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By far, the two most popular smartphone platforms available on the market today are Apple’s iOS and Google’s Android operating systems. iOS, of course, only works on devices specifically manufactured by Apple and is therefore the centerpiece of that company’s “walled garden” ecosystem.
Android, on the other hand, runs on devices from a wide array of different manufacturers – with Google themselves and Samsung being two notable examples.
For years these two companies have been in a race to innovate and bring new features to their users that their rival could never match. Many would argue that Android has been leading the way to that end for many years, but there were still notable features that iOS users enjoyed that Google and other developers were never able to replicate. AirDrop has long been at the top of that particular list, though it doesn’t look like it will remain exclusive to Apple devices for very long (at least, in concept).
At its core, AirDrop is a feature built into iPhones, iPads, Mac computers and even certain iPod devices that allows users to instantly share files, photos and other types of content with people in a close physical proximity. If you just took a great photo that you want to share with its subject who also happens to have an iPhone handy, AirDrop would undoubtedly be the fastest and most efficient way to do it.
The important thing to understand is that AirDrop isn’t actually an app or a type of cloud-based storage service. Baked right into both the iOS and MacOS operating systems, it enables fast file transfers using a combination of Wi-Fi and Bluetooth connectivity options.
When two Apple devices are close to one another, using AirDrop is easy. All the sender has to do is open the context menu in whatever file storage app they happen to be using, select the “AirDrop” icon, select the person in question and the file will transfer over almost instantly.
Note that privacy settings are handled via AirDrop in one of three ways. First, users can choose to allow AirDrop connections between only those in their address book. Secondly, users can choose to receive AirDrop files “From Everyone,” which means that anyone with a nearby iOS or MacOS device would be able to send them a file – regardless of whether or not they know the person. Finally, it’s possible to turn AirDrop off entirely should they so choose by selecting the “Receiving Off” option. This also makes it one of the most secure ways to quickly share files with friends, family members and other loved ones.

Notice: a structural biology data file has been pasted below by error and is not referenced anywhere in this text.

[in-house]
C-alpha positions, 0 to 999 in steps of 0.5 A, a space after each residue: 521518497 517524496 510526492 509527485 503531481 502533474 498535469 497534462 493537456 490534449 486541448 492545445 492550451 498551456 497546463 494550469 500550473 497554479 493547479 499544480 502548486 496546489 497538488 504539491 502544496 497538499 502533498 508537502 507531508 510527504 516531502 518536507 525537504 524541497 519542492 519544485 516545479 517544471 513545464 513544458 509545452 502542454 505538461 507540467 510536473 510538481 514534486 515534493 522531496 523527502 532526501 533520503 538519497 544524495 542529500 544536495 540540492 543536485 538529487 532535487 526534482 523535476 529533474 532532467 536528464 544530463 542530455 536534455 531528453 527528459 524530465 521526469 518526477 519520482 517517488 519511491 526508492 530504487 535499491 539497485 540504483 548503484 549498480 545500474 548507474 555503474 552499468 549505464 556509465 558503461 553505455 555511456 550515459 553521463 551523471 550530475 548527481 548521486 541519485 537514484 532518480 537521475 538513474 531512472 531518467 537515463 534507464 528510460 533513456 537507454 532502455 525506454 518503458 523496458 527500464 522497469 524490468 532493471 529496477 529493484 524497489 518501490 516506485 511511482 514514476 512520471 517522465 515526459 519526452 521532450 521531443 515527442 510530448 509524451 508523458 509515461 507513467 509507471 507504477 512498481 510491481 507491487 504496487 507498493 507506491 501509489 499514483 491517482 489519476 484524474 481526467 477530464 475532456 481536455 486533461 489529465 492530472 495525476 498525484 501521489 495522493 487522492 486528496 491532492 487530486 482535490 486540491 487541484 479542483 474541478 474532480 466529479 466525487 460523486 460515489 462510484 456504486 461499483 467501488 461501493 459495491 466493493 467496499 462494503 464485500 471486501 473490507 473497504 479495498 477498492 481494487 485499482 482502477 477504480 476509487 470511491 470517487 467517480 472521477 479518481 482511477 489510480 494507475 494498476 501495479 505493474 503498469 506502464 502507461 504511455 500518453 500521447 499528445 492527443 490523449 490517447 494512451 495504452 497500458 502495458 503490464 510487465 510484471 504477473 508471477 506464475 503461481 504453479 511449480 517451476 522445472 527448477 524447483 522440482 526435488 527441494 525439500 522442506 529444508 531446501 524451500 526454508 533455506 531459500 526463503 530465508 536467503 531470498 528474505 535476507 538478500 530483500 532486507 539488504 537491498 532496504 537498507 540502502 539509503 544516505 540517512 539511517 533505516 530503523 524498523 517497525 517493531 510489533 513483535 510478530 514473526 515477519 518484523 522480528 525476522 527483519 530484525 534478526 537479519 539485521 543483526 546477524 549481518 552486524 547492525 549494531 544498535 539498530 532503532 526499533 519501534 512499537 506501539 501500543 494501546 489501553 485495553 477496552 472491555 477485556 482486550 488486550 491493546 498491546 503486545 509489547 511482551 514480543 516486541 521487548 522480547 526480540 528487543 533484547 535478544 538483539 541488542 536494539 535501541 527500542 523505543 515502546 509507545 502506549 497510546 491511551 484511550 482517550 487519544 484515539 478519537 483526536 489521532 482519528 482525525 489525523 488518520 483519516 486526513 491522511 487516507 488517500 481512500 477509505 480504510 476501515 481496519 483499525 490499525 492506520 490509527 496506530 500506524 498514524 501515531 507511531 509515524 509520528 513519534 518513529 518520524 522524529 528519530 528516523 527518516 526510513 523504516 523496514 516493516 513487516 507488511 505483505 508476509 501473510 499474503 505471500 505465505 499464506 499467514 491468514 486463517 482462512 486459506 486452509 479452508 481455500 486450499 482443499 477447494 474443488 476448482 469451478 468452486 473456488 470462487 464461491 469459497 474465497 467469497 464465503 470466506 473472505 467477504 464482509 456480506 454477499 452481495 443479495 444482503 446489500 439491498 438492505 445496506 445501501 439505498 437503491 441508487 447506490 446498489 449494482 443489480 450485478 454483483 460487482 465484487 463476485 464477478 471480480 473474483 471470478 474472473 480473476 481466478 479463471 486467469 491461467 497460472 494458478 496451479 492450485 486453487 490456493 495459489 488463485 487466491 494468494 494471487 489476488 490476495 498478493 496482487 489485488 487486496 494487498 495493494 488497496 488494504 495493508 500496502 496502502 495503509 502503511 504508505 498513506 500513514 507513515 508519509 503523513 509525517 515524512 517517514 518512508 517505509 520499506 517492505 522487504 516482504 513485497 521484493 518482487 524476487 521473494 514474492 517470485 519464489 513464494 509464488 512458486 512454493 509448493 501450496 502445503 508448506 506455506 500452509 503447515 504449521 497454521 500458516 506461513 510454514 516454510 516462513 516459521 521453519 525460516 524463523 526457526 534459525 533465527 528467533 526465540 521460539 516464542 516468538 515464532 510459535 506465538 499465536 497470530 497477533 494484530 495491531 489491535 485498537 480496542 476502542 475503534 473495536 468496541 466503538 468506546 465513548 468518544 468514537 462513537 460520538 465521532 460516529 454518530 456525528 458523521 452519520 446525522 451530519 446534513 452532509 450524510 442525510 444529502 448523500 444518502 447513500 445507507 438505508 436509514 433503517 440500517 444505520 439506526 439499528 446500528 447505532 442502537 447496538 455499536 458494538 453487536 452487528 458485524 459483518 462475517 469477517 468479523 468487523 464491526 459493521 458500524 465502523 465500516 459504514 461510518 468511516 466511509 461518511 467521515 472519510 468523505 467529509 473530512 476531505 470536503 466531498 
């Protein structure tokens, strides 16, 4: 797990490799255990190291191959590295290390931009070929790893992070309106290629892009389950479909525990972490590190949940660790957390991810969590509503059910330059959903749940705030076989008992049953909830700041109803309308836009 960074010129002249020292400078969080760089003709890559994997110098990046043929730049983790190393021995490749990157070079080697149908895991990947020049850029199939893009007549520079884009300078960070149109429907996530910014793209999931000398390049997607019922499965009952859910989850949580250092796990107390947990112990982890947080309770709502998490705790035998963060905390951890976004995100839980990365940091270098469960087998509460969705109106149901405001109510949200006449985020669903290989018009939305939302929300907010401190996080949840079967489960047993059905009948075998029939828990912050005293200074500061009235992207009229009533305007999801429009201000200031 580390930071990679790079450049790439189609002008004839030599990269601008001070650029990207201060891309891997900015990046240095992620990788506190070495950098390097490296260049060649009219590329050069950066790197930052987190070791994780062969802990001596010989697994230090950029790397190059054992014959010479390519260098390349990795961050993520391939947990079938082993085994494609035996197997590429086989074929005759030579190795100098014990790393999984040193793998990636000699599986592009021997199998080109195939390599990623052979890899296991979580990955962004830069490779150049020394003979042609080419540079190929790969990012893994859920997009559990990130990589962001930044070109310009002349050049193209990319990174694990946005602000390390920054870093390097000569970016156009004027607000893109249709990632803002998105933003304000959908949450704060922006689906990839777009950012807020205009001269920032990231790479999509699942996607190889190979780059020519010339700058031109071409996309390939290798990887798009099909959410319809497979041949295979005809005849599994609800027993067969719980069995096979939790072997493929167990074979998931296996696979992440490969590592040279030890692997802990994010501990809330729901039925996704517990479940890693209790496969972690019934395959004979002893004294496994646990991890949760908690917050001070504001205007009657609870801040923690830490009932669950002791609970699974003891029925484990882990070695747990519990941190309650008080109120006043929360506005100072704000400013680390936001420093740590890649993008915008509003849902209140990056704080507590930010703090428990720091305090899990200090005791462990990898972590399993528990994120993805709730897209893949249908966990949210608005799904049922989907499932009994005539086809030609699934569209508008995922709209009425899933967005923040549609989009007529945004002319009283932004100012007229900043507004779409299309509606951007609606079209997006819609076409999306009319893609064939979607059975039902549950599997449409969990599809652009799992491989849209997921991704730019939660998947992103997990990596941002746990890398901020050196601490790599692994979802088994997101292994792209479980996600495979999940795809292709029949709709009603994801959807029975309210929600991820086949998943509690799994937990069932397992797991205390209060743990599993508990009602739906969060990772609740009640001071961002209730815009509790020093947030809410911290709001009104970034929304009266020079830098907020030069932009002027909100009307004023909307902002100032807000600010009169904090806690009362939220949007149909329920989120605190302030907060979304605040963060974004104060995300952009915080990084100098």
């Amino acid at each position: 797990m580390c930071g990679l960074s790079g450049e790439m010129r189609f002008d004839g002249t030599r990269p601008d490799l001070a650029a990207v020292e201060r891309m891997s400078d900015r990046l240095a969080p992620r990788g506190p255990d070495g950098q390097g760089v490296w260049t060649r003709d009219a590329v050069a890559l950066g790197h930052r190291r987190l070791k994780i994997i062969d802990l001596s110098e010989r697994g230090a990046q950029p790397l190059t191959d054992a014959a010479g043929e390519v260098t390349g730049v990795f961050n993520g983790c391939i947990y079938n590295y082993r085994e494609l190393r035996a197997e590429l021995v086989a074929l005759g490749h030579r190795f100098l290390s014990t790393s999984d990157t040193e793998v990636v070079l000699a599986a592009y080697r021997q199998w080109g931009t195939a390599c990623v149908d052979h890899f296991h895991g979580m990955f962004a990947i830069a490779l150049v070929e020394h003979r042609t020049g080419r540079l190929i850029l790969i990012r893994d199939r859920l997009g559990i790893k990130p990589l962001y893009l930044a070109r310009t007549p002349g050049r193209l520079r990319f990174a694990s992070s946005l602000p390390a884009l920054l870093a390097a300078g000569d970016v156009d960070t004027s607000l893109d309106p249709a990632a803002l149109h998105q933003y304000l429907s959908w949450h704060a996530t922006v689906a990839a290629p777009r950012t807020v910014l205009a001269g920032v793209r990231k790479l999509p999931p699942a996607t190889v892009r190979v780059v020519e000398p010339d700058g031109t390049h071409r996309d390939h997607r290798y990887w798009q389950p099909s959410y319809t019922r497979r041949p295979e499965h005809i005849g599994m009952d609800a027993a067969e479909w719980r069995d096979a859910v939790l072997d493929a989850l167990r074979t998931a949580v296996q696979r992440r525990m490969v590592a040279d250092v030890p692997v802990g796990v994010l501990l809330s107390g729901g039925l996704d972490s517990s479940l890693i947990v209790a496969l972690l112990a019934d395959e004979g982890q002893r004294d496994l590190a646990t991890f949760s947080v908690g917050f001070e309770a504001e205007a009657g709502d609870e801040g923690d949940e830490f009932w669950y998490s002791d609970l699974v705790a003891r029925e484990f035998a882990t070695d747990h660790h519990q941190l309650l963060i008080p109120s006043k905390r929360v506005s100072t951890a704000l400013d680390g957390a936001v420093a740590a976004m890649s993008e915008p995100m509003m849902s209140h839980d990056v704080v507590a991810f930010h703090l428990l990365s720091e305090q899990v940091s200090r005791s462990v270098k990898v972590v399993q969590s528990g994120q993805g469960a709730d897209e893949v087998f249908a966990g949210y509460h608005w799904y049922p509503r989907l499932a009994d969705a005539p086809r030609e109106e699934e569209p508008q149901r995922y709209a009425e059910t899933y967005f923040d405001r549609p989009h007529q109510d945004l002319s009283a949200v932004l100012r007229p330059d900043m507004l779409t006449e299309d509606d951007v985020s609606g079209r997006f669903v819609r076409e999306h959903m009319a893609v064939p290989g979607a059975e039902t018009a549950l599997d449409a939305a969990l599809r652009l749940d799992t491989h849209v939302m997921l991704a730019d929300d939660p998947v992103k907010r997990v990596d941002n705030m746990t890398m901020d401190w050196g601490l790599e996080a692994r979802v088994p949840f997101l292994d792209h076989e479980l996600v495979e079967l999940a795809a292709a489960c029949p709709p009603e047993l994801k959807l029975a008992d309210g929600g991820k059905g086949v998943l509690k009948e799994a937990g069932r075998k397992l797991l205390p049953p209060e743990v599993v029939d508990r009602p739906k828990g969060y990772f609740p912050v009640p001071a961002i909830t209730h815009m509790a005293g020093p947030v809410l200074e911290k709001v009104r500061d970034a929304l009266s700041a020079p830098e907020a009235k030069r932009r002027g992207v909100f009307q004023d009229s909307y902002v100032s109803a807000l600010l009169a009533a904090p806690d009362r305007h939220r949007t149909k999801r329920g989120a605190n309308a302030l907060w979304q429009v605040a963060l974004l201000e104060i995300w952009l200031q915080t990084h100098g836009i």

Since its original release in 2011, AirDrop has been a feature that has been beloved among Apple device owners – particularly since it makes it so easy to send a file from your computer to your phone and vice versa without involving any other apps or third party storage. Android devices have had numerous features that iPhones lacked over the years, but the one thing that there was never an equivalent feature to was AirDrop.
Of course, until now.
The version of AirDrop that will soon be making its way to Android devices doesn’t share the same name, though it does operate on a nearly identical principle. Called Nearby Share, it’s a featured designed to do exactly what it sounds like: let people share files to devices of people around them. It’s equally important to note that this feature is not literally a translation of AirDrop, nor is it developed or supported by Apple in any way. It is simply Google’s version of largely the same thing.Much like with Apple’s AirDrop, Nearby Share is far faster than sending a file via an email or SMS text message because users don’t have to locate one another’s contact information. Likewise, because Nearby Share uses both Wi-Fi and Bluetooth connectivity to send files, it can easily work while offline.
Google has said that Nearby Share has spent many years in development, and it will soon be bringing the feature to “thousands” of various models of Android smartphones. Any Android device that runs the Marshmallow version of the operating system – which itself was first released in 2015 – will be able to take advantage of it. So if you’re excited about Nearby Share and have a phone that was purchased within the last five years, the good news is that you won’t have to do anything to enable it. It will be available as part of an upcoming software update to be released in the not-too-distant future.
Google Android Figure – Banner flickr photo by Visual Content shared under a Creative Commons (BY) license